Assess the risk posed by the hazardous characteristics of the waste. A primary purpose of the risk assessment is to determine which hazardous constituent of the multihazardous waste presents the greatest risk. This knowledge can help identify source reduction and treatment possibilities to reduce the risk of the waste. An assessment that determines that a waste constituent does not present a significant risk may provide an opportunity for regulatory flexibility. For example, the USNRC or state authority may allow a licensee to manage a chemical–radioactive waste as a chemical waste without regard to radioactivity when the radioactive constituent concentration is less than what the USNRC specifies for an unrestricted area.
Minimize the hazardous constituents in the waste. Consider applying the waste minimization methods specific to each hazardous constituent of the waste. This strategy could result in reducing or eliminating one hazardous constituent from the waste stream and managing the waste as a single-hazard waste. For example, the substitution of nonignitable liquid scintillation fluid (LSF) for toluene-based LSF reduces a chemical–radioactive waste to a radioactive waste.
Determine options for managing the multihazardous waste. Waste management options include recycling, laboratory methods, management at institutional waste facilities, and treatment and disposal at commercial sites. Options can vary considerably between laboratories depending upon institutional capabilities and state and local laws. It may be appropriate to manage the waste in order of risk priority, from high to low risk. Options must be compatible with all hazards, and combinations of waste management methods may be limited by their order of application. Reject any combination or sequence of methods that may create an unreasonable risk to waste handlers or the environment, or that might increase the overall risk. If an option has a clear advantage in efficiency and safety, it should have highest priority. For example, if safe facilities are available on-site, hold short-half-life radioactive waste for decay before managing it as a chemical or biological waste. The EPA Final Rule on the storage, treatment, transportation, and disposal of low-level mixed waste will allow holding the waste for longer than 90 days.
Select a single management option when possible. Some waste management methods are appropriate for more than one waste hazard. Some multihazardous waste can be disposed of safely in the sanitary sewer when allowed by the local POTW.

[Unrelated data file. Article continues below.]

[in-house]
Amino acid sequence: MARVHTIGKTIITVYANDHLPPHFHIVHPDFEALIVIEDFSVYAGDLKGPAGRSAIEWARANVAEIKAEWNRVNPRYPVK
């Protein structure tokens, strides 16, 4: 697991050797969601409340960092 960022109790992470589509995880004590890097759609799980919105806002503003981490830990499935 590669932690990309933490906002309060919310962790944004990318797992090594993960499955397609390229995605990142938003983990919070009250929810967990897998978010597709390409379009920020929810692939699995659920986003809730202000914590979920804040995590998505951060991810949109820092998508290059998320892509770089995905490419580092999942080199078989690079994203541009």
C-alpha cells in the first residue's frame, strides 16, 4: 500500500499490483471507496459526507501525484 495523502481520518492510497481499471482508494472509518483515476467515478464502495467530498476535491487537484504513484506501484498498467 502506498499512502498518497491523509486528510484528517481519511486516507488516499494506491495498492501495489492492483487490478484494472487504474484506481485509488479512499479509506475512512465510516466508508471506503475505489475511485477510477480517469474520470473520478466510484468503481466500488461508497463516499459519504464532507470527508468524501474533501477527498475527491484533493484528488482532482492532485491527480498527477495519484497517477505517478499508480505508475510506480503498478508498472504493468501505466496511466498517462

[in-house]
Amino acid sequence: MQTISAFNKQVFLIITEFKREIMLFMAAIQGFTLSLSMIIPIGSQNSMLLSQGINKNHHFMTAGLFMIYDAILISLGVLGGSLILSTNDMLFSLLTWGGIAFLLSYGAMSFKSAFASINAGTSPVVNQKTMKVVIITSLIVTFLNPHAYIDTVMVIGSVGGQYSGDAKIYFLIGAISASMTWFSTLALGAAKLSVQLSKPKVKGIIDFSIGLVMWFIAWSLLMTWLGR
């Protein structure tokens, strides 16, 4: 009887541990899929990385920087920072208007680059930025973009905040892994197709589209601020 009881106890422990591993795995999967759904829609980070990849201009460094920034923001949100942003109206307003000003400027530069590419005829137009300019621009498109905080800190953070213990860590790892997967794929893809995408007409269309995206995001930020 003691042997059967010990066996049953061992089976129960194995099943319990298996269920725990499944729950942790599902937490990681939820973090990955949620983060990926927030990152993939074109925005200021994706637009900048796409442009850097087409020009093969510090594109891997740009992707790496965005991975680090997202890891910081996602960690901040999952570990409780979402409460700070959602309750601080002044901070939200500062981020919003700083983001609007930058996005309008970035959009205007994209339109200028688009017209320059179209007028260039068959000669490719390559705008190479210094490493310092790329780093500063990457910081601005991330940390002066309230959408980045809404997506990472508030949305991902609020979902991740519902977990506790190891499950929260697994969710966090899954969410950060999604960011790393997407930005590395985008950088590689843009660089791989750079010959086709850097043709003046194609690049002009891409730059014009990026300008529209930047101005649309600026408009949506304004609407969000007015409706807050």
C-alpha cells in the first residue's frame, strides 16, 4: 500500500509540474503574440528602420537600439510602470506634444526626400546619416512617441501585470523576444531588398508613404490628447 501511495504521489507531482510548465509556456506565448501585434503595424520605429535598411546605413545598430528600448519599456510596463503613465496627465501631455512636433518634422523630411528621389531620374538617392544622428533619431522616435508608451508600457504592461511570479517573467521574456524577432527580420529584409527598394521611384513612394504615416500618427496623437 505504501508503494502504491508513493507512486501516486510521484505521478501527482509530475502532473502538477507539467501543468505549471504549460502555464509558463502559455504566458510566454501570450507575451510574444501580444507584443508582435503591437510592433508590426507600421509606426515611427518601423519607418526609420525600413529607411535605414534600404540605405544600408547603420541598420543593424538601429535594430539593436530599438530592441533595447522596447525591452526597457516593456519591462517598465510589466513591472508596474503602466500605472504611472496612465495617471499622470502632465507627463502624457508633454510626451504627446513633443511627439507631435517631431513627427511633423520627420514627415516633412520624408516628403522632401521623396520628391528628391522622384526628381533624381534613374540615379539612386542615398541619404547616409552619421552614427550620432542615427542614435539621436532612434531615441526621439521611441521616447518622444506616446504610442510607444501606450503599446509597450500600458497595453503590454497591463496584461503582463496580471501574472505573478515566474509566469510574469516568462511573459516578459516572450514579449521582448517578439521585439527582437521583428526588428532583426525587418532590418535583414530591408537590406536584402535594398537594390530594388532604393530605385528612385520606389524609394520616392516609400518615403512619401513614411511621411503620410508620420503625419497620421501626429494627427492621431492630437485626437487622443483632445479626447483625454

8.C.1 Chemical–Radioactive (Mixed) Waste
LLMW is the most common form of multihazardous waste generated in laboratories and the most problematic for waste management. “Mixed waste” is the regulatory term for multihazardous waste that exhibits both chemical and radioactive hazards (40 CFR § 266.210). Mixed wastes are defined by EPA as “wastes that contain a chemical hazardous waste component regulated under Subtitle C of RCRA and a radioactive component consisting of source, special nuclear, or byproduct material regulated under the Atomic Energy Act of 1946 (AEA)” (EPA, 1986). The complex challenge of managing waste controlled by two federal agencies was reduced by the EPA Final Rule on the storage, treatment, transportation, and disposal of low-level mixed waste of 2001 (40 CFR Part 266, Subpart N). The rule conditionally exempts the hazardous waste constituents of LLMW from RCRA during storage and treatment. This change provides more opportunities for treatment of the chemical constituents in LLMW, enabling disposal as a single hazard constituent LLRW. State regulations may continue to inhibit laboratory and on-site minimization, storage, and treatment of mixed waste. The rule applies only to LLMW that meets the specified conditions and is generated under a single USNRC license or USNRC Agreement State license. The rule also exempts LLMW and hazardous naturally occurring or accelerator-produced radioactive materials (NARM) waste from RCRA manifest, transportation, and disposal requirements that adhere to the specified conditions. Under this conditional exemption, the waste remains subject to manifest, transport, and disposal requirements under the USNRC (or USNRC Agreement State) regulations for LLW or eligible NARM. This flexibility allows on-site storage of LLMW for periods longer than 90 days. The management opportunity to treat the hazardous waste constituents of LLMW on-site can reduce the dependence on services provided by commercial treatment and disposal facilities.
Examples of laboratory mixed waste include
• used flammable (e.g., toluene) liquid scintillation cocktails,
• phenol–chloroform mixtures from extraction of nucleic acids from radiolabeled cell components,
• aqueous solutions containing radioactive material and chloroform that occur in solutions generated by the neutralization of radioactive trichloroacetic acid solutions,
• certain gel electrophoresis waste (e.g., methanol or acetic acid containing radionuclides), and
• lead contaminated with radioactive materials.
Mixed waste produced at university, clinical, and medical research laboratories is typically a mixture of a LLRW and chemical hazardous waste. Mixed waste from nuclear and energy research laboratories can